Norway in the United States: Syttende Mai
With the big day looming I began putting together a post about this annual Constitution Day event, made even more celebratory by this marking the bicentennial of the original signing back in 1814.
Then I came across this post (here) from the Norwegian Embassy in Washington. I’ll encourage you to read through the full link, but for anyone in a rush, at least read this much of their post:
“At the 200th anniversary of the Norwegian Constitution, this year’s 17 May celebrations will be the biggest ever. If you would like to join us in the celebration, here is a list of events in New York and surrounding states.
200 years have passed since The Assembly of Eidsvoll signed the Norwegian Constitution.
When it appeared in 1814, the “Grunnlov” was a progressive document in the development of modern democracy, law and human rights. In its wake, values such as freedom of speech and gender equality became cornerstones of Norwegian politics.
Of course, the Constitution is also a powerful symbol of Norwegian independence. Click here to read more about why we celebrate the Bicentennial.
For all the above reasons, we have celebrated the Constitution Day ever since. With the Bicentennial, this year is going to be something special. Here are some of the places you can put on your “bunad” and have a taste of Norwegian culture and heritage on Saturday, May 17.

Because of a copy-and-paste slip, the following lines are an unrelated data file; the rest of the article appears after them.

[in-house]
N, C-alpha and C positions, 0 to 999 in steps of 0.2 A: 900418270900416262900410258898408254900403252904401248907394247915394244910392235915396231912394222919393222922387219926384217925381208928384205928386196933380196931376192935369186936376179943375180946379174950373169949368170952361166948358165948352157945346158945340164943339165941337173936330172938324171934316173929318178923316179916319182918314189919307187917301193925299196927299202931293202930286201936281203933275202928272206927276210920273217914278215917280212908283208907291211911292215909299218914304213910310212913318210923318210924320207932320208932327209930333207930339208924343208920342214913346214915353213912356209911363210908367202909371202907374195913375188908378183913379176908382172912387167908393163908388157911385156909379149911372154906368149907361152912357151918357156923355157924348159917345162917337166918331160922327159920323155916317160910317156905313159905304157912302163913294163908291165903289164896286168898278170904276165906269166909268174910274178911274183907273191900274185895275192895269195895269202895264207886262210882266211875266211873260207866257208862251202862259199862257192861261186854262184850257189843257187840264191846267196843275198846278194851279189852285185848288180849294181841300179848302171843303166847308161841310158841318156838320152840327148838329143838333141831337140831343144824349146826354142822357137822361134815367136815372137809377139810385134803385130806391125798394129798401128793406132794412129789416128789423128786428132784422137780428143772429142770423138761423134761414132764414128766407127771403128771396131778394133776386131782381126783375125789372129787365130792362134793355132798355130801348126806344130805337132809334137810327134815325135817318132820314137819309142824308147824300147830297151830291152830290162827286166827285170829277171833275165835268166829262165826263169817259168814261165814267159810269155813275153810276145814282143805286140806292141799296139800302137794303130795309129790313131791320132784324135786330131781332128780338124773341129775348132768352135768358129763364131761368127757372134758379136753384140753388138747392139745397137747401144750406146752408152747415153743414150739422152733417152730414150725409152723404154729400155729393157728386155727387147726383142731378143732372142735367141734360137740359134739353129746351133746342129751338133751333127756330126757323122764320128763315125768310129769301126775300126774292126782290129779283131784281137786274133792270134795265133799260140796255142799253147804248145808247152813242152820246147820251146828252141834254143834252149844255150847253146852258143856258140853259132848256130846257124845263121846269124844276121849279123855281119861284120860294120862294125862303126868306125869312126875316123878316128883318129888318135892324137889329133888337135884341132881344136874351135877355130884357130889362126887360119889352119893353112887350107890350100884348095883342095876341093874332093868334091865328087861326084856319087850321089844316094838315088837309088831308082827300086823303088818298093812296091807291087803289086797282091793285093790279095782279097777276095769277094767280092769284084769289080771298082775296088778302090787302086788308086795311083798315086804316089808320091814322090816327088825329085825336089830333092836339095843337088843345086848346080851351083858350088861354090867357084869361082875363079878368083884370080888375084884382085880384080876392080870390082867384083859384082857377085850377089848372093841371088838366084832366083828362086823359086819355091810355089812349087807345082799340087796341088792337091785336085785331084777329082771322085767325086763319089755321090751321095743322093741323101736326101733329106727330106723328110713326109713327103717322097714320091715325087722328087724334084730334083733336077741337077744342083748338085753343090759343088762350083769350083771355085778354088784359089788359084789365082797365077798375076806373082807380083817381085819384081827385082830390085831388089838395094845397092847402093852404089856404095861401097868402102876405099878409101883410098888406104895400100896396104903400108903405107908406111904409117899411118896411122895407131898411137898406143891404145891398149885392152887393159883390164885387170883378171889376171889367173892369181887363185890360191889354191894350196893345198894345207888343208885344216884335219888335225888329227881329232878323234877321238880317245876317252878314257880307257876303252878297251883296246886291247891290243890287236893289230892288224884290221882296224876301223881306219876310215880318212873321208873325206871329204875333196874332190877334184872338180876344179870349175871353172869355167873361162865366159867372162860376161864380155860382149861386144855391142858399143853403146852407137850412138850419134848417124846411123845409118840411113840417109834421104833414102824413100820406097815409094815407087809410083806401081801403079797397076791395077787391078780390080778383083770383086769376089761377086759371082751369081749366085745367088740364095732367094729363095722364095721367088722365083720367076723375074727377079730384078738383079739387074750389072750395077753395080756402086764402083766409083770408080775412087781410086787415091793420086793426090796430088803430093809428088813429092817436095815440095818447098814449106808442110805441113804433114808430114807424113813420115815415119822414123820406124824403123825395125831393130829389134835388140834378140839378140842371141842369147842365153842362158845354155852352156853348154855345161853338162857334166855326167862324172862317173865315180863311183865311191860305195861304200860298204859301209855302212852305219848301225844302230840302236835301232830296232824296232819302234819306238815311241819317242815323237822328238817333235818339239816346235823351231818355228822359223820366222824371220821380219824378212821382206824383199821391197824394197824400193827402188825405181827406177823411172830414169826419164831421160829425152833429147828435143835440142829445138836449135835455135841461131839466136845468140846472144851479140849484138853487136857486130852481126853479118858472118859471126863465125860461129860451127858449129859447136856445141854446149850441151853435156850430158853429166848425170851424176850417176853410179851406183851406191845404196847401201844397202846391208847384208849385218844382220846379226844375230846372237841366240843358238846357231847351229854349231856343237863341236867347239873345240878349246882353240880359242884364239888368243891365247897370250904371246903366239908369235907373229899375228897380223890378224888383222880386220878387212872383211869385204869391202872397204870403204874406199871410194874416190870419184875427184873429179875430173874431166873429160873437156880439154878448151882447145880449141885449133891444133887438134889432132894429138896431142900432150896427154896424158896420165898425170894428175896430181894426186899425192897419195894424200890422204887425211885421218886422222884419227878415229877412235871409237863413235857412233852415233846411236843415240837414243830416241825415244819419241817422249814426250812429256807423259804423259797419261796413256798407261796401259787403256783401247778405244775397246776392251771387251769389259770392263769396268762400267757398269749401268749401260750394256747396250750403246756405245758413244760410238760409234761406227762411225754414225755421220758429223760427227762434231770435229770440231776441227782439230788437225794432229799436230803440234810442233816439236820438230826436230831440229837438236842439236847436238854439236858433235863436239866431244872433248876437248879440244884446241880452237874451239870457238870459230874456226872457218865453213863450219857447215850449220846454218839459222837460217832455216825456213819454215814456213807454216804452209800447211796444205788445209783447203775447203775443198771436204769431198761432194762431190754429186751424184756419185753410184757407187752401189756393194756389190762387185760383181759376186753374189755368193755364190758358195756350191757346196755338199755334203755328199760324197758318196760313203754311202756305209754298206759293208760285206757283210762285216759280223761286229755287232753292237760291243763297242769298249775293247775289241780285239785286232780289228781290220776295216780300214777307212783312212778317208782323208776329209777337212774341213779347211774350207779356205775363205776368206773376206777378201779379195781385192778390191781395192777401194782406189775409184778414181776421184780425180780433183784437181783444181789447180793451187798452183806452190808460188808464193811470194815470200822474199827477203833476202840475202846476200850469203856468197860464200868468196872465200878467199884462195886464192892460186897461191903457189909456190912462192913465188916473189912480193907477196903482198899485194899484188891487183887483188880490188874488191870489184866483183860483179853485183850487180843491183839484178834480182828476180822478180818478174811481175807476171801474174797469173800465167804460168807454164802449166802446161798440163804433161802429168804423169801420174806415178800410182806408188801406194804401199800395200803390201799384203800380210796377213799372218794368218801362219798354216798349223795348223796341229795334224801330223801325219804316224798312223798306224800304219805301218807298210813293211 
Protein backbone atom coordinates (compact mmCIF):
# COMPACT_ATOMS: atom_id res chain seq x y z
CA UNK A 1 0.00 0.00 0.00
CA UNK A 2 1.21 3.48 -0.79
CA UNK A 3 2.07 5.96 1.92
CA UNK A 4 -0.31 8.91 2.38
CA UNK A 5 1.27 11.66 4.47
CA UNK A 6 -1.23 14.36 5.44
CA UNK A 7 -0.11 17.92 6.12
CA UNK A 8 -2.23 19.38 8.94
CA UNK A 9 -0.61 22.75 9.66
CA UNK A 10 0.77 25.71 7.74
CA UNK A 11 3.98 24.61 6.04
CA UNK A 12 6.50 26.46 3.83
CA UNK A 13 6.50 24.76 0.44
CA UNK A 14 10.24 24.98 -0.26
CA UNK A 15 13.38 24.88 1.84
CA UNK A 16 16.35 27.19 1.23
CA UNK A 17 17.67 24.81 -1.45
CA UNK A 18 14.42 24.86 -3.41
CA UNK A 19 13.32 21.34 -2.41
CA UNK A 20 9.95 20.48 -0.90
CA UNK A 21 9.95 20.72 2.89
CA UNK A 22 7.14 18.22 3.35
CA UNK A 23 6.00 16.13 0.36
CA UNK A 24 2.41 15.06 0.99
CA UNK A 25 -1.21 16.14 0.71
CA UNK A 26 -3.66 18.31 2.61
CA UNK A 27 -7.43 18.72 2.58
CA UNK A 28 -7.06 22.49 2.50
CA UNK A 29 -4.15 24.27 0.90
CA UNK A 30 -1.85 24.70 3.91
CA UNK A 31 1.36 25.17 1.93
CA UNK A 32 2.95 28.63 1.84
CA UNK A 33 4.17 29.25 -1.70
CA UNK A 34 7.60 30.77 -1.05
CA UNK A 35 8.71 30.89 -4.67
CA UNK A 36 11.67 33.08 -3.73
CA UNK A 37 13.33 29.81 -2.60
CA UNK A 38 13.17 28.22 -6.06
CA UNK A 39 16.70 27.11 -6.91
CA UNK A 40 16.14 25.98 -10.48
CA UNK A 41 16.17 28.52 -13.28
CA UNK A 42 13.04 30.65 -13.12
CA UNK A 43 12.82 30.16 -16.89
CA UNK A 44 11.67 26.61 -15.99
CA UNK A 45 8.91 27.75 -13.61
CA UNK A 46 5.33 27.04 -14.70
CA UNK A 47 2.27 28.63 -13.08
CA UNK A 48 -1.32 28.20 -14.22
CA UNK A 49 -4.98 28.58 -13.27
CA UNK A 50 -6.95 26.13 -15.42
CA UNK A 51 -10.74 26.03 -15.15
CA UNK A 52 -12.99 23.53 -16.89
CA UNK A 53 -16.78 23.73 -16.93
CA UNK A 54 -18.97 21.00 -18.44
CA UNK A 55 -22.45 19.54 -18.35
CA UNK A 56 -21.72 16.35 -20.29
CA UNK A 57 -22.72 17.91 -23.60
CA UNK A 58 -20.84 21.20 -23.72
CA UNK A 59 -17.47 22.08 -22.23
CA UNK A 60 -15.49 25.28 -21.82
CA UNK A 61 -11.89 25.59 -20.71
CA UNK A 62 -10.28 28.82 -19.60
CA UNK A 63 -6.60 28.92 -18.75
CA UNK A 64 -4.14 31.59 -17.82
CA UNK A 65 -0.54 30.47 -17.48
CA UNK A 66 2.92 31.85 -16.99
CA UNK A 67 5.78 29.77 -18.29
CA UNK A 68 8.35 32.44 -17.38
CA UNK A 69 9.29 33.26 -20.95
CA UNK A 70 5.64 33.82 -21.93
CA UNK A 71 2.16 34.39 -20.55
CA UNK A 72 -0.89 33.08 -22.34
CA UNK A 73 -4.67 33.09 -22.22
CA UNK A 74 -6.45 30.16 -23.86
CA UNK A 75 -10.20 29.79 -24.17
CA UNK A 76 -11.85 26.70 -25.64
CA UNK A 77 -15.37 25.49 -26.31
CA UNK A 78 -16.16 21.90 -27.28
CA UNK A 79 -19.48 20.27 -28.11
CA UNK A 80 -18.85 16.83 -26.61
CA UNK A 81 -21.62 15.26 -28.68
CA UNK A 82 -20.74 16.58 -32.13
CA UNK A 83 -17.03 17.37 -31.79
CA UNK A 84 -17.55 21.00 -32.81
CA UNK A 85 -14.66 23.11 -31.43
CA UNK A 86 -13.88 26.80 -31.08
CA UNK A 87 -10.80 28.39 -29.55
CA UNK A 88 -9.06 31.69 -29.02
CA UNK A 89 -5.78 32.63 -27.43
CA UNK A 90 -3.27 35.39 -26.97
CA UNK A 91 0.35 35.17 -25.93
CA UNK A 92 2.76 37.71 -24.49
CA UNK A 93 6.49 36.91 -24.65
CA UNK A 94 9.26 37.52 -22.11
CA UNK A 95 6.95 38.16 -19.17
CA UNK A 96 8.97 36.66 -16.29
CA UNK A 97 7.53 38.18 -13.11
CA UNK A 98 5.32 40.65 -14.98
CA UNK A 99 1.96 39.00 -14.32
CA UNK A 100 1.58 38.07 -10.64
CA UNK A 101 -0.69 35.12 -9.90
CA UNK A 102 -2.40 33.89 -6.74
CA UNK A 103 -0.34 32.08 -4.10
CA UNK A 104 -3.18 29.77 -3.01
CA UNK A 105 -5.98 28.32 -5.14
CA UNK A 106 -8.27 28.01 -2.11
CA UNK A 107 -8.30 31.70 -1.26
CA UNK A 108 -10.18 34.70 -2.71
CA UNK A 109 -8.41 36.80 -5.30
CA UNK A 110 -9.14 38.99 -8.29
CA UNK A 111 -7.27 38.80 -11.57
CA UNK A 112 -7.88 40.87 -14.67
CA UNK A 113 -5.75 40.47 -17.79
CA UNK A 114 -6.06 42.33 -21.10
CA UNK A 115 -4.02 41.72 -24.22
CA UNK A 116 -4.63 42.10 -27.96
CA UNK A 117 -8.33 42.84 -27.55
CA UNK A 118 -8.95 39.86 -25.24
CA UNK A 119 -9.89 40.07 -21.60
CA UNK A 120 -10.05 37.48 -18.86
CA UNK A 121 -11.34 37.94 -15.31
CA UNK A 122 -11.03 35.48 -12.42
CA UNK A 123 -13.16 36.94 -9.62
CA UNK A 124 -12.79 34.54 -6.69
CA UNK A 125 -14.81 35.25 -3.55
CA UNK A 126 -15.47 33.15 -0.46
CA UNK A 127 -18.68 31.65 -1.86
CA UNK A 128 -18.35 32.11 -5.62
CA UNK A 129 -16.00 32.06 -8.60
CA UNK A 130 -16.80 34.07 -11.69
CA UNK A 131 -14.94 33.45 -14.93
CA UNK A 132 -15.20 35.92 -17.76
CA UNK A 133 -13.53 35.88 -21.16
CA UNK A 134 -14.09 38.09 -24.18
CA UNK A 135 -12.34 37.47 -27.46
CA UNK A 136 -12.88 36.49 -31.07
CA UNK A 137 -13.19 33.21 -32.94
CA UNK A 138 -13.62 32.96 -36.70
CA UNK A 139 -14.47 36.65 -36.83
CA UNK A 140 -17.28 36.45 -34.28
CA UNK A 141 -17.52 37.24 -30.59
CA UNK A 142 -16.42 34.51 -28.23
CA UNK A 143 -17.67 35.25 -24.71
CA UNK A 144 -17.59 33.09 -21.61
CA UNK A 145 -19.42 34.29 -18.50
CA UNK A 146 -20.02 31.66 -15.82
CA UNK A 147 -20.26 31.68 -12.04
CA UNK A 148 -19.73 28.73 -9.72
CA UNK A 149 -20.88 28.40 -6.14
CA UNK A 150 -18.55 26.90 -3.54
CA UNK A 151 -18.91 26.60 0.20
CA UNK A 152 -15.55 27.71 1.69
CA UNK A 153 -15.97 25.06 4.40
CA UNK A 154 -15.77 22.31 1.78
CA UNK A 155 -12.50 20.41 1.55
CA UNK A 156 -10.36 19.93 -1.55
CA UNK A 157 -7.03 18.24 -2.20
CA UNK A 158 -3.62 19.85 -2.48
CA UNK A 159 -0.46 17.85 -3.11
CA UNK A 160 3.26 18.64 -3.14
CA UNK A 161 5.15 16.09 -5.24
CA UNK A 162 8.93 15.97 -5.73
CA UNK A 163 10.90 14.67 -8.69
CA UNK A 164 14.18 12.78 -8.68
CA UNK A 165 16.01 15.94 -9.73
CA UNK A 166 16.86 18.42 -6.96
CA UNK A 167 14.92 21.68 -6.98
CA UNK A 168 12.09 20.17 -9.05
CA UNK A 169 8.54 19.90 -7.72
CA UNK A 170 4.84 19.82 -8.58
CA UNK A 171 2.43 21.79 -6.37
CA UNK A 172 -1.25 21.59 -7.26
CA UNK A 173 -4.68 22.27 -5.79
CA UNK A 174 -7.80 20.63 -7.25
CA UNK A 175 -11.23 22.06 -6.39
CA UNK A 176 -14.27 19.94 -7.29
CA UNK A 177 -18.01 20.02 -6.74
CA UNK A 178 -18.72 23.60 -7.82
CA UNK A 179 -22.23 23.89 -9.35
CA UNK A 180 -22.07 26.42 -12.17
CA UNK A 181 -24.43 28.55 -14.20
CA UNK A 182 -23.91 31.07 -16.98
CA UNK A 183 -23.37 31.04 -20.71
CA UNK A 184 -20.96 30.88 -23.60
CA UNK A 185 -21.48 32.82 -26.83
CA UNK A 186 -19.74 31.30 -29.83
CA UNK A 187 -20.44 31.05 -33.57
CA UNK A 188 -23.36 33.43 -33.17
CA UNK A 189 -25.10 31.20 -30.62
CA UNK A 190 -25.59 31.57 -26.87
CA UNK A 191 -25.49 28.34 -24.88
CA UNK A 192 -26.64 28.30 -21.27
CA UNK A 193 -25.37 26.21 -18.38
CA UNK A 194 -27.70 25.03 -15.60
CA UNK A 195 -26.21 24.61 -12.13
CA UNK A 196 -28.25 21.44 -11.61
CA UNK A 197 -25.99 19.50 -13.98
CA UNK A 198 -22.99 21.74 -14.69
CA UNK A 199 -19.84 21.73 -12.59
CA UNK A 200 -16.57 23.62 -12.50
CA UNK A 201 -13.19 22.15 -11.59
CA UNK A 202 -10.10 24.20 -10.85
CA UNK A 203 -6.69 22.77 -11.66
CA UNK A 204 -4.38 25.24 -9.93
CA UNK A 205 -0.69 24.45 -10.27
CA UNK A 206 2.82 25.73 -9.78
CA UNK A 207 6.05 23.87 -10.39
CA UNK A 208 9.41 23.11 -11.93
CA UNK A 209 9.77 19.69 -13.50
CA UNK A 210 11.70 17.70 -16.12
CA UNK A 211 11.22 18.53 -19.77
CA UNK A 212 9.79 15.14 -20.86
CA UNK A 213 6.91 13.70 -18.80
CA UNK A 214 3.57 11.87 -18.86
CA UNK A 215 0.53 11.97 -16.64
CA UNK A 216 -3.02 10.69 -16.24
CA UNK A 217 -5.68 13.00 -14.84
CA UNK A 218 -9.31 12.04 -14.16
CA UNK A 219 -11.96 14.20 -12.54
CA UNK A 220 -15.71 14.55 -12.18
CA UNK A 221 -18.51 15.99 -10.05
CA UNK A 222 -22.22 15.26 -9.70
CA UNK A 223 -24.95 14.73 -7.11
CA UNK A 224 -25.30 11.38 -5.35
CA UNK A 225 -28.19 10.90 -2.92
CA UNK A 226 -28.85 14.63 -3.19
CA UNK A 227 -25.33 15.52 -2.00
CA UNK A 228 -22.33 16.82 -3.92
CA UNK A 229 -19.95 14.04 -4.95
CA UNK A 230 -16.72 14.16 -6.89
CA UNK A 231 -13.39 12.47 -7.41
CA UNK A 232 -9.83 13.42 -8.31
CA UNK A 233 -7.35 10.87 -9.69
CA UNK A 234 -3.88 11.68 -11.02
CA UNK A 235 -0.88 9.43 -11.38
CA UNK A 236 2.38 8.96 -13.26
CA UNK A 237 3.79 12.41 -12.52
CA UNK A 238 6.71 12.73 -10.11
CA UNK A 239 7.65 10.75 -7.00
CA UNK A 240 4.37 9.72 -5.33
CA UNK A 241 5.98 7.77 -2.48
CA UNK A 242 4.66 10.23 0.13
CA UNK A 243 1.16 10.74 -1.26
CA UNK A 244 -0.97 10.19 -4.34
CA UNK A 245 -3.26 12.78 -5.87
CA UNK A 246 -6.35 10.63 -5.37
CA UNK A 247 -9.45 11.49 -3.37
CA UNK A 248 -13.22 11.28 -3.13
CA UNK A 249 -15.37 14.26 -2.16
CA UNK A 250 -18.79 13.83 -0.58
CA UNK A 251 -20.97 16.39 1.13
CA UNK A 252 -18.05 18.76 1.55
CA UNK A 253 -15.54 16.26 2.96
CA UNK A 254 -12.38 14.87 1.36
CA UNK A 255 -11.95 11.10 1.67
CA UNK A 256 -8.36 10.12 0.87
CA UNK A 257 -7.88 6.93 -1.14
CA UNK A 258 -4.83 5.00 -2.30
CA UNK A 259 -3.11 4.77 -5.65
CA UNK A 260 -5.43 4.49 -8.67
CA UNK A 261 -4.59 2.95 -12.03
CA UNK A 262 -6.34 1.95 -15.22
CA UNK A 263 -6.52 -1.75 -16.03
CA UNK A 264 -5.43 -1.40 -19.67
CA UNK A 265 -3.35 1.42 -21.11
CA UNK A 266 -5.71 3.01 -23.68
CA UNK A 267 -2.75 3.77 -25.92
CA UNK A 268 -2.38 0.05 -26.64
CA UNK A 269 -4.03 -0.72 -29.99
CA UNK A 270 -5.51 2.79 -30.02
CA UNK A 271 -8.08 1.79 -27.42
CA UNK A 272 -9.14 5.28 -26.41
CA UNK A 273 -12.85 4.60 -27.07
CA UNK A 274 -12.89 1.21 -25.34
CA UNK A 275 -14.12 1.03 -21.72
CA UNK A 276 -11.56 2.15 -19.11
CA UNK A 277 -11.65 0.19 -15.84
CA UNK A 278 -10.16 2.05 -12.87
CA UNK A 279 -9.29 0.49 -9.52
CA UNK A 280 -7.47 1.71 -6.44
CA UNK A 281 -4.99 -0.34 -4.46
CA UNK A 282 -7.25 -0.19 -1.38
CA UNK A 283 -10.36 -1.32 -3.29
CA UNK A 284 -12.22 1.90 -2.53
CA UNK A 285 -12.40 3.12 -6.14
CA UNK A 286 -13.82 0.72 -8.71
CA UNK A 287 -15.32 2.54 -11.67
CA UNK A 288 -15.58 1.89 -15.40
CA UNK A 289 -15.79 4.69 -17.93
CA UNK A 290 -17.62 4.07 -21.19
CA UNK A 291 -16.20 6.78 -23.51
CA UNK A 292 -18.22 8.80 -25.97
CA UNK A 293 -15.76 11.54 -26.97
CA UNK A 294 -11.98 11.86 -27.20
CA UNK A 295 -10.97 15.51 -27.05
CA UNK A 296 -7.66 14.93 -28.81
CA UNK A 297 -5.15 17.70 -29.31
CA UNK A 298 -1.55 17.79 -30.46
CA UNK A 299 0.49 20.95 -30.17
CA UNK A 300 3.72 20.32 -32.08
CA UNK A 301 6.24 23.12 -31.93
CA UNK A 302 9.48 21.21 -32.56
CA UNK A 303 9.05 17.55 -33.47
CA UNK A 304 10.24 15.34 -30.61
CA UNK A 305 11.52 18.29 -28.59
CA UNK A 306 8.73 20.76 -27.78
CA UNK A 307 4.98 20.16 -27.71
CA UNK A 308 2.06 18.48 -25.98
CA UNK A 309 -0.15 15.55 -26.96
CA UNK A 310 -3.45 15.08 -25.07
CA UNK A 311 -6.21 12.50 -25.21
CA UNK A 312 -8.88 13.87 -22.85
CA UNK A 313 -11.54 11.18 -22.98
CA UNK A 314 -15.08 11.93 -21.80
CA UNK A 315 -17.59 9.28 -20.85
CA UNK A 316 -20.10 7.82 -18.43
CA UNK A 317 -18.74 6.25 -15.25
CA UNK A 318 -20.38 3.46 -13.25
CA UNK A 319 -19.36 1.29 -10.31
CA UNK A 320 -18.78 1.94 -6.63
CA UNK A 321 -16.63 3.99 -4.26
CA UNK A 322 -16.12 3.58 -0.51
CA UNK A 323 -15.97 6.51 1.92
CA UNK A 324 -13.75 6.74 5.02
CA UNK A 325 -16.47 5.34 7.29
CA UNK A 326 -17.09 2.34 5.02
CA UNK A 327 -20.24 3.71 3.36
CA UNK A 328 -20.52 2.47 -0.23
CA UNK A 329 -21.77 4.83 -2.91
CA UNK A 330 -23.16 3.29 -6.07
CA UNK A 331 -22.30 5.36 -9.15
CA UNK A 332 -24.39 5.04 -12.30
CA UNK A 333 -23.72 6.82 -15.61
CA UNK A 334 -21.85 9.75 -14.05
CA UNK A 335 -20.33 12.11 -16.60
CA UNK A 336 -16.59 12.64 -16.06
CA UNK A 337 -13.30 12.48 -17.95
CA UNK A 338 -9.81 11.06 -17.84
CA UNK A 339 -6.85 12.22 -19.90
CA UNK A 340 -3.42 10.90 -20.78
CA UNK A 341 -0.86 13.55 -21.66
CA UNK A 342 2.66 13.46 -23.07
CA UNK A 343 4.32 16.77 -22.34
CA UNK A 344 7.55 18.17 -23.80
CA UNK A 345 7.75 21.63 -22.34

See also: Info page for 17th of May celebrations planned throughout the U.S. this year.”
Earlier this year a contest was held in Norway to select a song for the bicentennial celebrations. The winner was selected, and the song has now been shared around the world. Even though you won’t understand the words (or maybe you WILL!) take a listen (here) and you’ll recognize the pride and independence in their voices.
While I’m in Stoughton this weekend I’ll be keeping an ear open for this song, along with other traditional songs, dancing, and displays. For more examples of what you’ll find in Stoughton this weekend, like their Facebook page, here.